At one point, the prisoners are given clean, new rooms: they sit blinking,in momentarily dazed silence, and then begin to trash the the rooms with explosive thoroughness. In swift reprisal, riot squad police are called. They drag out and mercilessly beat the naked, defenceless men, whilst one young copper hides away in horror and disgust: his is the sorrow and revulsion of someone not engaged in these clashes of will, and thus, is a stand-in for the general audience. There’s an implicit irony as Thatcher unequivocally tars all of the Irish Nationalists as thuggish terrorists unworthy of any engagement, and yet the state uses medieval tactics when it feels like it. But McQueen reveals the grotesque force of both sides by evoking a primal kind of war. When Lohan goes to visit his aged, senile mother in a nursing home, a masked gunman walks in and blows Lohan’s brains out all over the uncomprehending old lady.

This is not such a new perspective for a British film. John Mackenzie’s little-seen, rough-as-guts 1979 classic A Sense of Freedom, about the trials of Glasgow loan shark and gangster Jimmy Boyle and his war against prison authorities, told a similar story with as much grit and moral probing about who deserves what kind of treatment. Mackenzie’s film was in a more traditional form of docucrama; McQueen’s film is borderline abstract art, and in description, his style might sound a mix of the arid and drawn out and grossly grueling, but it’s a quietly dynamic film. He has, for all his pretence, a fine sense of when to cut so his sequences do not drag. The final descent of Sands into a wasted, delirious, sore-encrusted state permits no vagueness about what it entails, but is still judicious; most importantly, Sands’ conversation with the priest has rendered it entirely explicable in personal and moral terms. McQueen is subtler and more intense than Ken Loach’s hectoring, dolorous The Wind that Shakes the Barley (2006), and it’s a long way from the raw melodrama of, say, Jim Sheridan’s In the Name of the Father (1993), not least for dealing with an admitted Republican’s moral perspective and the ambiguity this implies in his contest with the state. He is, after all, a terrorist.

The film’s most affecting images however, do not concern, violence or suppurating flesh, but incidental detail used for powerful metaphorical purpose: the prisoners tip their buckets of urine under the doors to collect and stream down the corridor; later a lone prison guard listlessly copes with the daily task of cleaning up the spillage. The urine is standing in for and indeed is, in itself, political statement, and as the fluid collects, it mimics the totality of a communal statement; the guard’s cleaning is both the immediate practical necessity and also the establishment’s increasingly wearied attempts to wash away the dissent. This film is not going to be anyone’s idea of a fun night at the movies, and it doesn’t entirely escape its arthouse roots, but Hunger at least has tough questions for its audience and asks them in fiercely creative ways.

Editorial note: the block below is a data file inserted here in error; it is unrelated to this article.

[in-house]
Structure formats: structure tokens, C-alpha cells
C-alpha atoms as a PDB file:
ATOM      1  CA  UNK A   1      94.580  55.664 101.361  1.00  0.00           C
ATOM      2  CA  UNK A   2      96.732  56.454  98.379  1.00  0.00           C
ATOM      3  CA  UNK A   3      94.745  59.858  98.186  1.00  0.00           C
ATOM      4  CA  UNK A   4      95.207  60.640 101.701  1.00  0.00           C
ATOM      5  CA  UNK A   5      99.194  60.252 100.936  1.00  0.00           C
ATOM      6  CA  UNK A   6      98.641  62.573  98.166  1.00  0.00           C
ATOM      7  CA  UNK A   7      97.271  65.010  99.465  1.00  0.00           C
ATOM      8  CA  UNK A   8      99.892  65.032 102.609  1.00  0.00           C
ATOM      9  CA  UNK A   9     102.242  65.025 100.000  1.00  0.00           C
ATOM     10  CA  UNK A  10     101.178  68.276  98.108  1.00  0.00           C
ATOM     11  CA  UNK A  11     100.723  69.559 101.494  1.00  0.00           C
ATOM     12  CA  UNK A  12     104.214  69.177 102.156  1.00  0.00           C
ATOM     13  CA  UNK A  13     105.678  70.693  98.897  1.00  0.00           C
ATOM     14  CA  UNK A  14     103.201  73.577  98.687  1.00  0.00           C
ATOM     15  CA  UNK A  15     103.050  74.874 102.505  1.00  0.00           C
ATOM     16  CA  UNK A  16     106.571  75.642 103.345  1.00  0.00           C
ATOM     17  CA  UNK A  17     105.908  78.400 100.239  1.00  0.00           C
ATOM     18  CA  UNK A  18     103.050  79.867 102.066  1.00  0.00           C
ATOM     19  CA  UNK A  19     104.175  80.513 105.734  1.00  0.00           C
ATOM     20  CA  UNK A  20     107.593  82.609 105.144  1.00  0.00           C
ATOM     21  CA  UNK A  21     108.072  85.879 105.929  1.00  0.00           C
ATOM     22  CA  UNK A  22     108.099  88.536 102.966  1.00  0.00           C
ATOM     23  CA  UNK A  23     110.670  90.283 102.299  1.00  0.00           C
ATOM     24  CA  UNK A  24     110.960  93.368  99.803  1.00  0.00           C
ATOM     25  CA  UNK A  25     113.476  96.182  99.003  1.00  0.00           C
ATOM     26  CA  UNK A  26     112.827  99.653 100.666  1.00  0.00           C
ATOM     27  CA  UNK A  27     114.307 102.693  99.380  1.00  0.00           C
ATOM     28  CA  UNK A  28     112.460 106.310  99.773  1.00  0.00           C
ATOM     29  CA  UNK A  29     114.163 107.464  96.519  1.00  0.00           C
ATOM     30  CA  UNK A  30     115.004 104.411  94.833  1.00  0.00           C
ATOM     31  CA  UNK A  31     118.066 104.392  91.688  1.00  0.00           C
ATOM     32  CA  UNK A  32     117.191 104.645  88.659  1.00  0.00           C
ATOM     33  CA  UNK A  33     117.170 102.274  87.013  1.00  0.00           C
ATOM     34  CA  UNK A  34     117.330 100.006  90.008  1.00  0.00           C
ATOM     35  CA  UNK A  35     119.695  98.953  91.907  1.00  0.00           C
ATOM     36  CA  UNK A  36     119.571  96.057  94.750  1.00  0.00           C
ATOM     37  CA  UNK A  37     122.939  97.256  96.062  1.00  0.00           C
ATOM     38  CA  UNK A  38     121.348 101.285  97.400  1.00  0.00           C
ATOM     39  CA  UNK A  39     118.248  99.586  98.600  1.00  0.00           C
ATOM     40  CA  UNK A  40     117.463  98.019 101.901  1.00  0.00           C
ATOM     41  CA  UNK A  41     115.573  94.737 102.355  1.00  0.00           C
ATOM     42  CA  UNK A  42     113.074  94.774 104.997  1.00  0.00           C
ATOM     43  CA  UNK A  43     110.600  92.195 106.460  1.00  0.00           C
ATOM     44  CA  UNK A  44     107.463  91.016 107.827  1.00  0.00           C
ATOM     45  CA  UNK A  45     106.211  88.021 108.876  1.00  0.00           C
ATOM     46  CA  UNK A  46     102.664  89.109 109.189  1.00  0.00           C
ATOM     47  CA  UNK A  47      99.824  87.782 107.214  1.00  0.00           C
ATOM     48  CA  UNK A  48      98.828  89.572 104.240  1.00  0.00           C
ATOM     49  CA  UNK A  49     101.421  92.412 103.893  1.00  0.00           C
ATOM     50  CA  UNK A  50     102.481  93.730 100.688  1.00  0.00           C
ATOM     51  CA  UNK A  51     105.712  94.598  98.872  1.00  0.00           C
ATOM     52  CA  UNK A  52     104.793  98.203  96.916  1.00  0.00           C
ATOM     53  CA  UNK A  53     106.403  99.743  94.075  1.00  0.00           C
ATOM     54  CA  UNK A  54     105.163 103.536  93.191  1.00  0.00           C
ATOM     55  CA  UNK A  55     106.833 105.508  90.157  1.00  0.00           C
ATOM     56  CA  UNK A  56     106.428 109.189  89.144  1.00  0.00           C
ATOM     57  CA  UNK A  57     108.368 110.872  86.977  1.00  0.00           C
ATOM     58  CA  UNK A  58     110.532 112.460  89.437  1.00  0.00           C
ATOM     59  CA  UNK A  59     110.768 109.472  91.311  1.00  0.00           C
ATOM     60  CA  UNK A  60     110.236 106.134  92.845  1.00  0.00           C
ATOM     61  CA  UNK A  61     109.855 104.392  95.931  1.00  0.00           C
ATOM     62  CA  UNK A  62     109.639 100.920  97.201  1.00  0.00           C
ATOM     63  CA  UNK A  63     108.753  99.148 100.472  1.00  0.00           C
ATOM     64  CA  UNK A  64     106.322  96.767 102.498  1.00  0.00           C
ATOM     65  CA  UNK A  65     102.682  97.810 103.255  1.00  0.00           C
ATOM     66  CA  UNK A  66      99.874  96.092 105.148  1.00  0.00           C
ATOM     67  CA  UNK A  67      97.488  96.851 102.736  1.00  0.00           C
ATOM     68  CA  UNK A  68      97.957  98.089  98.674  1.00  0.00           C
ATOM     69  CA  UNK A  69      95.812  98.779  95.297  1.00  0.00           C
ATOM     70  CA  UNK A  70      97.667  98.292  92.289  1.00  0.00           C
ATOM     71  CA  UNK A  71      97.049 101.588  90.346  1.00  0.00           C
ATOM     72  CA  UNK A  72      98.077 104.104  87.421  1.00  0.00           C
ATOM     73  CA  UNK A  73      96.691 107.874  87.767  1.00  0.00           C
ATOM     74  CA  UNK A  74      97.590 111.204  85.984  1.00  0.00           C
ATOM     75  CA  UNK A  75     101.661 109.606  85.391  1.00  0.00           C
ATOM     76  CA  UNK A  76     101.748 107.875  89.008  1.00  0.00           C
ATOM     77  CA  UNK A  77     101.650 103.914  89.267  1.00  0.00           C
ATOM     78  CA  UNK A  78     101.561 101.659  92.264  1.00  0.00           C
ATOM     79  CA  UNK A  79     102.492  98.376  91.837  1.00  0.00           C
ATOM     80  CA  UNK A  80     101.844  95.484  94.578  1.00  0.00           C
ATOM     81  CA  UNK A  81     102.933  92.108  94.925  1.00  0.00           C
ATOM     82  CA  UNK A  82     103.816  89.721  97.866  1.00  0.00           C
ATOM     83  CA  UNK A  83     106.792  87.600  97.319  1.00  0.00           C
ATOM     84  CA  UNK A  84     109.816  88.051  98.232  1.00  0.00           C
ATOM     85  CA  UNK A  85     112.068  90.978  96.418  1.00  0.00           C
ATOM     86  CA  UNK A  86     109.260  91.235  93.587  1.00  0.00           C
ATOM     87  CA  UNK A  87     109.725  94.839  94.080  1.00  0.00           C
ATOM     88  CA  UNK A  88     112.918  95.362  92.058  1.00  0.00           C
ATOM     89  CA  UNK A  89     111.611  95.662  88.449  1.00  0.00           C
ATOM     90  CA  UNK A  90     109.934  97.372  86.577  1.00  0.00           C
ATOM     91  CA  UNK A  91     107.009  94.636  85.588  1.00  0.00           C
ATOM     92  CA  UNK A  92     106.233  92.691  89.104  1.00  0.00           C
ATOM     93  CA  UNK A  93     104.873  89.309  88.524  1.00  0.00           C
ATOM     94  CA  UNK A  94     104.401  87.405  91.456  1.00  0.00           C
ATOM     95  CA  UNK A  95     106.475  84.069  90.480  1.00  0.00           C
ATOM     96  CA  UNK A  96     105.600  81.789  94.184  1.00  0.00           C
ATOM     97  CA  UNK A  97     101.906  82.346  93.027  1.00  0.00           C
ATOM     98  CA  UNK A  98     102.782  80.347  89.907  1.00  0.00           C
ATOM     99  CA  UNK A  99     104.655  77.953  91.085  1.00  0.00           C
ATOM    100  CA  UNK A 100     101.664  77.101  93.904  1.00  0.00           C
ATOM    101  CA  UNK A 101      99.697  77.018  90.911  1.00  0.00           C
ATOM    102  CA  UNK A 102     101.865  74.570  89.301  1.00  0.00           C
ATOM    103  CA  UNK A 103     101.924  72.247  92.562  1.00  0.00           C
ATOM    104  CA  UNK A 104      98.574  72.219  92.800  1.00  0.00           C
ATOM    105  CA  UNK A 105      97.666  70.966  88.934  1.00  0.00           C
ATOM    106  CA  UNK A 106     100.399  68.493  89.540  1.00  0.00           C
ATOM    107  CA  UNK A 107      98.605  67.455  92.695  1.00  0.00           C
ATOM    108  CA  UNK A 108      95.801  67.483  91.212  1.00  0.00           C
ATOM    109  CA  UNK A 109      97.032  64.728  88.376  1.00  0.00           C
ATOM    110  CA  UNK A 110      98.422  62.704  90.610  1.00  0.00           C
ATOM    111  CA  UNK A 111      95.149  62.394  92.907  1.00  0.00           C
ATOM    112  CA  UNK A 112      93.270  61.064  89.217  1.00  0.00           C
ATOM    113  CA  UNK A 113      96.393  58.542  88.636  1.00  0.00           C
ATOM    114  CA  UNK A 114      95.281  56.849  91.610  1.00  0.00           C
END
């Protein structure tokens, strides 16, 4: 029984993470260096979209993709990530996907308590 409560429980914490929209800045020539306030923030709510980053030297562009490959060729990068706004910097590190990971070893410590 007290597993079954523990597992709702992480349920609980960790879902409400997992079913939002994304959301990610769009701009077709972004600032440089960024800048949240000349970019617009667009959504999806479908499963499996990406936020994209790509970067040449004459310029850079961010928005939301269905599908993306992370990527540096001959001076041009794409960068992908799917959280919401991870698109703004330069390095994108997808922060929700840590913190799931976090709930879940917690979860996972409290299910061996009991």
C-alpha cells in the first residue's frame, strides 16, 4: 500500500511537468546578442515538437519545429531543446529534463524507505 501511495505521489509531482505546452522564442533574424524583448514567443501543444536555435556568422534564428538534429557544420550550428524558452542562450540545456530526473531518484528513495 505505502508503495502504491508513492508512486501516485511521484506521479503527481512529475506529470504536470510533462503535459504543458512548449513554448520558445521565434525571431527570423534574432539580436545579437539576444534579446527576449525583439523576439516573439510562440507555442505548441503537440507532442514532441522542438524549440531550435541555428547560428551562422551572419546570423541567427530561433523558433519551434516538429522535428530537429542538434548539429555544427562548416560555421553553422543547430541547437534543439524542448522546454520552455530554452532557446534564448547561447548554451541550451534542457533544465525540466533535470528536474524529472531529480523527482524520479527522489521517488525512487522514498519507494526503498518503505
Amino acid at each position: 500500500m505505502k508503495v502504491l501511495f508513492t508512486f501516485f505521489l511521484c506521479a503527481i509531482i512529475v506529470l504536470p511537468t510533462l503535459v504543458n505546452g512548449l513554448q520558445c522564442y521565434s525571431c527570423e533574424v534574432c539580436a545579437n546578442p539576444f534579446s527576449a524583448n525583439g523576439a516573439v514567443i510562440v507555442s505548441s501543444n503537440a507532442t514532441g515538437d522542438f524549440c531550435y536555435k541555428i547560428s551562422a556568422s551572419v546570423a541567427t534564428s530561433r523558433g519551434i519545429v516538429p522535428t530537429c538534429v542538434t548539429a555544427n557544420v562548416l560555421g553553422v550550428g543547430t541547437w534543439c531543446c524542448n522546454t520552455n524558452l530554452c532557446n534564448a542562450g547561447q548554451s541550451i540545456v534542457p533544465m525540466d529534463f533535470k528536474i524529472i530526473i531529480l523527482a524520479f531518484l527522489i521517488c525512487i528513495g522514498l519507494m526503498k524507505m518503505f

10 thoughts on “Hunger (2008)

  1. Rod –
    I have not seen Hunger yet, but I am really looking forward to it. Thanks so much for an eloquent review.
    I was in Ireland as a child during the period of the hunger strikes, and I remember vividly the kind of tense eerie atmosphere over the entire country at that time. I was 14, so I was aware of what was going on in the newspapers, and the general focus of everyone on the events up in northern Ireland. I could not believe, at that young age, that anyone would allow those men to die. We stayed in the South – my dad took some jaunts to the North at the time – but it was considered far too dangerous at the time to travel up there on a vacation with four kids.
    I have since been to Belfast, and I have much more complex feelings about the Troubles now that I am an adult – but I have an acquaintance in Belfast who was on the “blanket protest” back then, and knew Sands extremely well, and having him show me around Belfast was truly something else.
    I look forward to seeing the film.


  2. I just wanted to clarify that in my comment when I say I have “complex” feelings about The Troubles it really means that I do not have that romantic-rush about the IRA that many Irish-Americans (in particular) do. It seems black and white, because both sides have a vested interest in it appearing to be black and white … but it is not.
    As you wrote so well:
    //dealing with an admitted Republican’s moral perspective and the ambiguity this implies in his contest with the state. He is, after all, a terrorist.//
    That’s it, exactly.


  3. Sheila, I spent many years studying terrorism, chiefly after a visit to Ireland when I was 22. My favorite author of the subject of Irish terrorism is Martin Dillon. I’ve read almost everything he’s written, and I have zero romantic notions about the IRA. I suppose I have the advantage of not being Irish, so have no upbringing to work against. Nonetheless, the mystique of the Irish is strong throughout the world, so sympathy for the cause without concern for how it’s accomplished is widespread.


  4. My first impression of The Troubles came from something visceral – being there during the hunger strikes, without understanding what it was all about. I just saw the emaciated pictures in the paper and was very scared. I was a kid. It didn’t really have to do with being Irish – not all Irish-Americans are IRA nuts! I love Martin Dillon.